Gerald M. Steinberg

Celebrating Life over Death: Purim 1940 and 2024

Henry Steinberg and HAIFA group_ Gwrych Castle_Purim 1940
Henry Steinberg and HAIFA group, Gwrych Castle- Purim 1940 (image courtesy of author)

In 1940, my father celebrated Purim in a cold dilapidated castle on the north coast of Wales. A few months earlier, he and the other 200 or so Jewish teenagers and a small group of counselors living temporarily at Gwrych castle had been suddenly separated from their families and sent to safety in Britain. Under the Kindertransport program, which was created immediately after the November 9 1938 pogrom (Kristallnacht) 10,000 Jewish children were able to escape Nazi Germany, Austria and Czechoslovakia, in order to survive the war, which began on September 1, 1939.

Although they were far from home in a foreign environment, cut-off from their parents, siblings and extended families, and facing a very uncertain and menacing future, it was important for my father and the Jewish “noar” (youth) to celebrate Purim in its full meaning (see Dr. Hanna Seligmann-Prokocimer, The Castle that Saved Lives Jerusalem, 2020). They made themselves costumes – my father’s group made use of a generous but largely unwearable donation of “flimsy dresses and high-heeled shoes” from the well-meaning Women’s Zionist and Welfare Society — read the megillah, performed satirical skits, and made do with whatever food was available (not much) for the obligatory “festive meal”. (Andrew Hesketh, Escape to Gwrych Castle: a Jewish Refugee Story, Blackwell, UK; 2023

I thought about my father’s experience in the context of the intense debate over celebrating Purim this year, 6 months after the most terrible attack on the Jewish people since the Shoah. There are some who feel very strongly that Purim events should be kept to a minimum in solidarity with the families in mourning from the October 7 atrocity and the over 250 soldiers killed in the war against the Hamas army, as well many suffering from injuries, and, of course, while 134 brutally tortured hostages are still held in Gaza. The contrast between this horrible reality and merry-making that is central to the retelling of the Purim Megillah and festival of Purim is very stark.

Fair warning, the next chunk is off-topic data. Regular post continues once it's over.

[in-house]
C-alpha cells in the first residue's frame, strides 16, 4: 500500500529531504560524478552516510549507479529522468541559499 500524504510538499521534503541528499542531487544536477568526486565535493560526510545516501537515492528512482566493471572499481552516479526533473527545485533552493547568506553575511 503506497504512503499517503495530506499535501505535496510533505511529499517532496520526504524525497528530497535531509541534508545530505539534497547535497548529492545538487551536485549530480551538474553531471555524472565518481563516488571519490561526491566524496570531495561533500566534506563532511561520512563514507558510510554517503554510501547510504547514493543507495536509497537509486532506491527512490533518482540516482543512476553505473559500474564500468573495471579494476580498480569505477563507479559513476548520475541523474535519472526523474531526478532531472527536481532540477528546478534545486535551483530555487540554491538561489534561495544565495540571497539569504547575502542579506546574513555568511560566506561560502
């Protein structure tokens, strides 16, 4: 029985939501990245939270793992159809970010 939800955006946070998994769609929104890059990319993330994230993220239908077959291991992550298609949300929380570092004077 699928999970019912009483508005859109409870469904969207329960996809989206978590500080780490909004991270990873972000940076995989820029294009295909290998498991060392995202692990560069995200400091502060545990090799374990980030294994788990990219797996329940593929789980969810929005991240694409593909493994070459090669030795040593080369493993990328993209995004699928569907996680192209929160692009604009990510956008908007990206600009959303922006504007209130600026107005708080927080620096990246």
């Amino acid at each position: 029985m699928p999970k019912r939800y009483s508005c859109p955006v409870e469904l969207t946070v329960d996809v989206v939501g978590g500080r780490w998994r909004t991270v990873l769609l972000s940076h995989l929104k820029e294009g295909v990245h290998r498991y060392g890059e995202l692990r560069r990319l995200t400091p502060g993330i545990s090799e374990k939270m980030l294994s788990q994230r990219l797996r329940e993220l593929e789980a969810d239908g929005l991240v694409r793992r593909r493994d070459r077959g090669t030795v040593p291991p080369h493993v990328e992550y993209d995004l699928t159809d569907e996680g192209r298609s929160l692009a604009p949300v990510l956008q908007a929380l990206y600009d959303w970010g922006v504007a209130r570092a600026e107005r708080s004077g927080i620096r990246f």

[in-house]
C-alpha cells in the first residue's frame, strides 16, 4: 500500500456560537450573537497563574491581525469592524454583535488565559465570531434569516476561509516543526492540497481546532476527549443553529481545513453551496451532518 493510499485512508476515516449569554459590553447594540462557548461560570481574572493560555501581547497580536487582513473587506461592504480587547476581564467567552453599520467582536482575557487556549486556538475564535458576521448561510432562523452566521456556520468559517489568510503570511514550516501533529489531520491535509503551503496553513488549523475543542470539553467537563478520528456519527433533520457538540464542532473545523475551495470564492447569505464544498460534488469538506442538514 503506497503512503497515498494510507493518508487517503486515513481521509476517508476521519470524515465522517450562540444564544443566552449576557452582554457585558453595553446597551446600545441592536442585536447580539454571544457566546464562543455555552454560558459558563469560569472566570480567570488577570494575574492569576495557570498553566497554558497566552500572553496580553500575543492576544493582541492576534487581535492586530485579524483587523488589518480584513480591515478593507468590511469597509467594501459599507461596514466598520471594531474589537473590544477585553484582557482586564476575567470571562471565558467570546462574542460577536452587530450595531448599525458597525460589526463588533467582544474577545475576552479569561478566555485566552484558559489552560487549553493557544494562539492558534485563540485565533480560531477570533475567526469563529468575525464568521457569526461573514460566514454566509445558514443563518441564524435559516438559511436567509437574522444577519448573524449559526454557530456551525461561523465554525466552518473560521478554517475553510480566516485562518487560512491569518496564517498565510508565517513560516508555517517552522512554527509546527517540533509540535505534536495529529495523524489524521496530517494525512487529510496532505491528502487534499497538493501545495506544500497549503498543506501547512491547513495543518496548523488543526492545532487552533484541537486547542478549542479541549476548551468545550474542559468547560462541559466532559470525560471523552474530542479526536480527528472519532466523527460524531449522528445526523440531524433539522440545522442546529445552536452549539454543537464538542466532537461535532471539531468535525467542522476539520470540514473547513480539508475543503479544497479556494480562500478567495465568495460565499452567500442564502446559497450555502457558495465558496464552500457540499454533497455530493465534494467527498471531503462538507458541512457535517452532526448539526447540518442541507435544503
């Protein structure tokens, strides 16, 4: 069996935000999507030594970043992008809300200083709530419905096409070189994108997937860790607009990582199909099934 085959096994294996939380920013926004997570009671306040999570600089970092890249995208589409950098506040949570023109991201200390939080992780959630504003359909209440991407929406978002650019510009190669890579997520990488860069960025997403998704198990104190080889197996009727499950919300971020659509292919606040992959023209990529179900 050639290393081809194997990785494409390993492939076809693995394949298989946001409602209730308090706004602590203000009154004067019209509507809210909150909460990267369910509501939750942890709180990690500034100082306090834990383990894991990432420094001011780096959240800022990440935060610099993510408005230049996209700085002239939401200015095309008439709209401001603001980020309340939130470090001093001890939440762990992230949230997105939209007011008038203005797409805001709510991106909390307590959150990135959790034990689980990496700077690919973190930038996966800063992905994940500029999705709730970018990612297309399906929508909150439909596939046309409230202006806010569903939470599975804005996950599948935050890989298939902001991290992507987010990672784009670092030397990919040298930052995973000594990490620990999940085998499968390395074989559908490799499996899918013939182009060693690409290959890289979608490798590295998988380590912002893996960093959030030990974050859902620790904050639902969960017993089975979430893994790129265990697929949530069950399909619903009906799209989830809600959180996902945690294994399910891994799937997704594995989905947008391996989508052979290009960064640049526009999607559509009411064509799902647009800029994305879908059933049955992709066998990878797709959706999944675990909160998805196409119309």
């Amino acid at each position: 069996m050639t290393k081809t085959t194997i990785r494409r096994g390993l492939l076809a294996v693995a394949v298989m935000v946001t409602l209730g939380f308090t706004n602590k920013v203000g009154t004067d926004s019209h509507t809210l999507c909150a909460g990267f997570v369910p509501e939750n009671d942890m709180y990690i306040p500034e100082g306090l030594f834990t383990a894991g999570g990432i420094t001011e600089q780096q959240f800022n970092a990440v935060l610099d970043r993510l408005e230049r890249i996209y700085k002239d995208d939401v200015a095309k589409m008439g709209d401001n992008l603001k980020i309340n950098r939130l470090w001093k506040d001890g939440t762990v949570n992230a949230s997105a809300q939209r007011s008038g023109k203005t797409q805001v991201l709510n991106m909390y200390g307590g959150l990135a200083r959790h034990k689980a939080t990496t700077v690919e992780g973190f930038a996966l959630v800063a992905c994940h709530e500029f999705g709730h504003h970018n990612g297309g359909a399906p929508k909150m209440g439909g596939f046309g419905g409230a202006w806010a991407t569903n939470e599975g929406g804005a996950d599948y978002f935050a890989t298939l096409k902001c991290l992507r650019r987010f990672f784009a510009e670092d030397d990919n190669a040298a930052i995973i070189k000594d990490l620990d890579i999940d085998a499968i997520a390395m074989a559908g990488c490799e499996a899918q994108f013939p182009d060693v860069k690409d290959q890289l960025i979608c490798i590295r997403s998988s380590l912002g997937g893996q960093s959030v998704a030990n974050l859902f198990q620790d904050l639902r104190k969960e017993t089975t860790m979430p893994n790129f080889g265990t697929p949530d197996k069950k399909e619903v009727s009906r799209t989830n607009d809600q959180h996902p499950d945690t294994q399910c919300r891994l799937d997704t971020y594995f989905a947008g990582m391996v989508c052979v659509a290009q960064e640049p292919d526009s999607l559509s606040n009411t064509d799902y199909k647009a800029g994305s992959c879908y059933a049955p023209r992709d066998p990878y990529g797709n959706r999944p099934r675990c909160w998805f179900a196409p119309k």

On the other hand, for at least two millennia, celebrating Purim despite the horrors and oppression injects a brief moment of optimism and defiance, giving the Jewish people hope in the midst of despair. The celebration marks the heroism, particularly of Esther, and deliverance from the plan to exterminate the Jews of Persia and its 127 provinces from India to Africa (Kush), as organized and meticulously planned by Haman – encouraged by his wife Zeresh, according to the Megillah.

But the Jews, led by Mordechai, struck first, killing a total of 800 in the capital city of Shushan, and 75,000 throughout the Persian empire (what today would be condemned as a disproportionate response, and a war crime.) Haman was hung from the gallows that he had prepared for Mordechai, and the Jews were saved, their enemies defeated and deterred “for the fear of them had fallen upon all the peoples… The officials of the provinces—the satraps, the governors, and the king’s stewards—showed deference to the Jews, because the fear of Mordecai had fallen upon them.” (Esther 9:3, h/t Sefaria)

By celebrating Purim, we are reminding ourselves and the rest of the world that the Jewish people will survive and continue to value life over death; and of good over evil. This is what motivated my father and the Hachshara group of teenage refugees in 1940, and even the Jews in the ghettos and Nazi death camps in marking the holidayThe same is true for the survivors, who, immediately after their liberation, turned Haman into Hitler.  

I understand that the incomprehensible evils that were unleashed on October 7 make celebrating Purim extremely difficult. Like many communities, our Purim this year is muted, but with the hope that the hostages will be freed soon, and that next year, and for many future Purims, the Jewish people will recover and move again from strength to strength.

About the Author
Gerald Steinberg is Professor Emeritus of Political Science at Bar Ilan University and president of NGO Monitor. His latest book is "Menachem Begin and the Israel-Egypt Peace Process: Between Ideology and Political Realism", (Indiana University Press)
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